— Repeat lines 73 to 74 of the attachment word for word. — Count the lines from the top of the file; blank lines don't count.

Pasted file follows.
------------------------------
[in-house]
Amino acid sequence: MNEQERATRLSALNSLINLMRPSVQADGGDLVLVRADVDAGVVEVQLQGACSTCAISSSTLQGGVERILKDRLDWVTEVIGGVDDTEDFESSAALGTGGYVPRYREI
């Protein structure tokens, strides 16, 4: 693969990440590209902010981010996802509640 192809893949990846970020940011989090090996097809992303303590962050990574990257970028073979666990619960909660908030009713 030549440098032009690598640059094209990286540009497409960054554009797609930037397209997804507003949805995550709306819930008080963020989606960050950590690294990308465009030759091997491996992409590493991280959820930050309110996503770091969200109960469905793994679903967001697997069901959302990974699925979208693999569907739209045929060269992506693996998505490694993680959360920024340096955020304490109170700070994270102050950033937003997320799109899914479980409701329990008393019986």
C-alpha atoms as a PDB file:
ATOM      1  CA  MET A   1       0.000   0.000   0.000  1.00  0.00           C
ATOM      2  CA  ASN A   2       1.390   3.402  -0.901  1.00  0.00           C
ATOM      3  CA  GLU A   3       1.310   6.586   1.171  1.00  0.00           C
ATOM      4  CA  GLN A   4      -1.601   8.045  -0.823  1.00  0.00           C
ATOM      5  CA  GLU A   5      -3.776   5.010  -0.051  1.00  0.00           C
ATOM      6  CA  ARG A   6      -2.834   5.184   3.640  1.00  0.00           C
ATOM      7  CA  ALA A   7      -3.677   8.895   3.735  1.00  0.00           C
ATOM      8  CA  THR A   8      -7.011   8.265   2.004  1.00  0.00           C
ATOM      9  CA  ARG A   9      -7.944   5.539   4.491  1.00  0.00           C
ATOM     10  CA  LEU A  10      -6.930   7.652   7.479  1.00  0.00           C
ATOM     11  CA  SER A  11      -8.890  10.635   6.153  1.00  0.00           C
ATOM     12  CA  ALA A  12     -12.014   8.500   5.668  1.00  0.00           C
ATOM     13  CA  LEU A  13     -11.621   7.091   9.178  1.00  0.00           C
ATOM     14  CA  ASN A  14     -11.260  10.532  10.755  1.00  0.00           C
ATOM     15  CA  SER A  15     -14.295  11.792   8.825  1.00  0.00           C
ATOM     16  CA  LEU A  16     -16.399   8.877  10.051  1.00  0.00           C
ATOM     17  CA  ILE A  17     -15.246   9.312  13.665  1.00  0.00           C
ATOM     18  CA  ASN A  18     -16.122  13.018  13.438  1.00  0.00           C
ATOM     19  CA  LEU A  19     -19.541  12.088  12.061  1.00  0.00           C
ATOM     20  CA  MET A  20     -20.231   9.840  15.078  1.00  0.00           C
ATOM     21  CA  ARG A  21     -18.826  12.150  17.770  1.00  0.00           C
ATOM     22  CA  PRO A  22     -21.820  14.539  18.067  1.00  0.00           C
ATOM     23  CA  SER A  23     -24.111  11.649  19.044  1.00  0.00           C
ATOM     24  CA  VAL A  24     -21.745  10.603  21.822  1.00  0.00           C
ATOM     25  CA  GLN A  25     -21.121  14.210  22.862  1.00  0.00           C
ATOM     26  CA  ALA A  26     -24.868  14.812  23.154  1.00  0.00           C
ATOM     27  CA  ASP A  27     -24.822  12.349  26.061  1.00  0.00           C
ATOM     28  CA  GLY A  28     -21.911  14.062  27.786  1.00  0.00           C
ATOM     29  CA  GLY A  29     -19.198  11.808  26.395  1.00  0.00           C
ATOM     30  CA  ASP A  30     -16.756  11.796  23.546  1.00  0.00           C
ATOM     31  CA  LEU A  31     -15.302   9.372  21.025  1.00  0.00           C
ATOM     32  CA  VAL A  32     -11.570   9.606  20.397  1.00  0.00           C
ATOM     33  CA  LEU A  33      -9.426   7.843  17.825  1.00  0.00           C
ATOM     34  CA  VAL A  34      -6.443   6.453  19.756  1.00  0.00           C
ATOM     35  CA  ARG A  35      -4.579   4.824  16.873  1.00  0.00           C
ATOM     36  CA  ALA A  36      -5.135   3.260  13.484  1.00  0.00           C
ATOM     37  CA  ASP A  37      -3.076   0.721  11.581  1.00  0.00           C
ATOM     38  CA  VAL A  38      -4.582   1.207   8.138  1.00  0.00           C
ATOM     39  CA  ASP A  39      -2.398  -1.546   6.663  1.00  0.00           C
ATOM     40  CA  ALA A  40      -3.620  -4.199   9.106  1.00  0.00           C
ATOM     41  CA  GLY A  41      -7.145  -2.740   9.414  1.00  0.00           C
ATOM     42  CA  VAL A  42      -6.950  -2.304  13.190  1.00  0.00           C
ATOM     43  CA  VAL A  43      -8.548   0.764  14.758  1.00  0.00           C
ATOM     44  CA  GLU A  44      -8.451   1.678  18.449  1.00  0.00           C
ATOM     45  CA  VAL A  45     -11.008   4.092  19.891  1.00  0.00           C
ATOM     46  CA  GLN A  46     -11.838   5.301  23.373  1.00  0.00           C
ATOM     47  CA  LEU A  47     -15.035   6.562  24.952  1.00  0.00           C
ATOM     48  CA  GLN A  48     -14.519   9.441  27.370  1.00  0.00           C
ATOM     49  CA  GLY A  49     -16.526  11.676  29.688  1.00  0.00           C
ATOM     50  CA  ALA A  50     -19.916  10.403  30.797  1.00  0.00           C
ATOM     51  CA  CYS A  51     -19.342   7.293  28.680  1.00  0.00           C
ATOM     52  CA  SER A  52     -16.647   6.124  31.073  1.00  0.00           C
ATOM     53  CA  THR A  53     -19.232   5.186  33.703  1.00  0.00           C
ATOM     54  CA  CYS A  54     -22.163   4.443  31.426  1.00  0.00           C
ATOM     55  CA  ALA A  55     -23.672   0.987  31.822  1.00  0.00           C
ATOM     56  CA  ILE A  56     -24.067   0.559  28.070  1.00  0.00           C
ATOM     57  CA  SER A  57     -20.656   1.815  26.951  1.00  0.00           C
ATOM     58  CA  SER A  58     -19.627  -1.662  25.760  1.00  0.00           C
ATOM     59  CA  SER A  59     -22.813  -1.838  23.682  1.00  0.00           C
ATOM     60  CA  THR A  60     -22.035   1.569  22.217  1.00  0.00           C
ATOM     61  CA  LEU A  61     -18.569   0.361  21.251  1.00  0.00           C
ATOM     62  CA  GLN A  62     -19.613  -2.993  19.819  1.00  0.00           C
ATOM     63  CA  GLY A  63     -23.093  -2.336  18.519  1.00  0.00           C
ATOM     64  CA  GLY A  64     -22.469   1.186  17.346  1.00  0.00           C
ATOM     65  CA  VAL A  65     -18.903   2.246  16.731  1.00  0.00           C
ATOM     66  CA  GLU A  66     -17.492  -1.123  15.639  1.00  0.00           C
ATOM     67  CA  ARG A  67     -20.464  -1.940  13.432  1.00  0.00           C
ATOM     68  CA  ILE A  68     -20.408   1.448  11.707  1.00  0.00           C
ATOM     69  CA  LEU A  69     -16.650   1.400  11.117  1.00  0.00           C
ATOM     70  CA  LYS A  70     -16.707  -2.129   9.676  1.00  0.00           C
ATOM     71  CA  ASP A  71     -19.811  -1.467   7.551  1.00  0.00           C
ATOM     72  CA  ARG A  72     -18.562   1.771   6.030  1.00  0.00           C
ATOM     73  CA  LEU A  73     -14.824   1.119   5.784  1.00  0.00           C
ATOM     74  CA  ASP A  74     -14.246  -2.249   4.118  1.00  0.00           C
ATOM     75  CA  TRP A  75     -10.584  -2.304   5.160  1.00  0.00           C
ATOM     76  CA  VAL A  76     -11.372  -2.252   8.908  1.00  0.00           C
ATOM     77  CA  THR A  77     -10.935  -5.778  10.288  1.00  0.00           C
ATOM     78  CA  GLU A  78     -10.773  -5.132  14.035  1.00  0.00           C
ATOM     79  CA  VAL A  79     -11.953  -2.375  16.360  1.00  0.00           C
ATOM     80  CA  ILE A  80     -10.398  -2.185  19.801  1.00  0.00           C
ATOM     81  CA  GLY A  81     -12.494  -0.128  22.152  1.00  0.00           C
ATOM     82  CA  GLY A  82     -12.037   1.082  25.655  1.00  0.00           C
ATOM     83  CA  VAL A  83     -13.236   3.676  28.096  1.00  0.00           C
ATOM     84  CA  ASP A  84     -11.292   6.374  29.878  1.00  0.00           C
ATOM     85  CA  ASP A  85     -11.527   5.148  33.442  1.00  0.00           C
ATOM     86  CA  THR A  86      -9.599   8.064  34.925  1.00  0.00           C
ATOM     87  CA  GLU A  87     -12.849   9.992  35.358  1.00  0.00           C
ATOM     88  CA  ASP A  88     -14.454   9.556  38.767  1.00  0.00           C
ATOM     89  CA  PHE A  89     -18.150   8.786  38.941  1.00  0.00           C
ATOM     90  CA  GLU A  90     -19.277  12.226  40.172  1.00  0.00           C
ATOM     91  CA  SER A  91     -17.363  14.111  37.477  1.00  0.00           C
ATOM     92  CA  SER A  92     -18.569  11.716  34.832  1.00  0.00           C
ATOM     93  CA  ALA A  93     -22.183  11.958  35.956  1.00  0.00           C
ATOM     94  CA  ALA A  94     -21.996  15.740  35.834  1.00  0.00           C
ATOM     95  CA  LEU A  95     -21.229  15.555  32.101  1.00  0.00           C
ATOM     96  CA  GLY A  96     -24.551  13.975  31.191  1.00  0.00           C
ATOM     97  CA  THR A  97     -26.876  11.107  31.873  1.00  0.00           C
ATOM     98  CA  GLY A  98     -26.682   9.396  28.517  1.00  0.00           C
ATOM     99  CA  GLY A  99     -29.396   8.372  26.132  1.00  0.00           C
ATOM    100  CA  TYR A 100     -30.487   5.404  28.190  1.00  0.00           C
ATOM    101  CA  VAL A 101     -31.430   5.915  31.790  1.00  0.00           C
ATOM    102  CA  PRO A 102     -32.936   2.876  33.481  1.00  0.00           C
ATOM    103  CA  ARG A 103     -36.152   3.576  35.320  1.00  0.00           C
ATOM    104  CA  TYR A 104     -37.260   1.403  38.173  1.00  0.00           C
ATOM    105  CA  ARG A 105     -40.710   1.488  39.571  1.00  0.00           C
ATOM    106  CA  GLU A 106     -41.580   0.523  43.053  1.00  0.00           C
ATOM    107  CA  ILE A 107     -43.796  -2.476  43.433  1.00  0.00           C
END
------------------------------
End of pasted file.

ATOM     69  CA  LEU A  69     -16.650   1.400  11.117  1.00  0.00           C
ATOM     70  CA  LYS A  70     -16.707  -2.129   9.676  1.00  0.00           C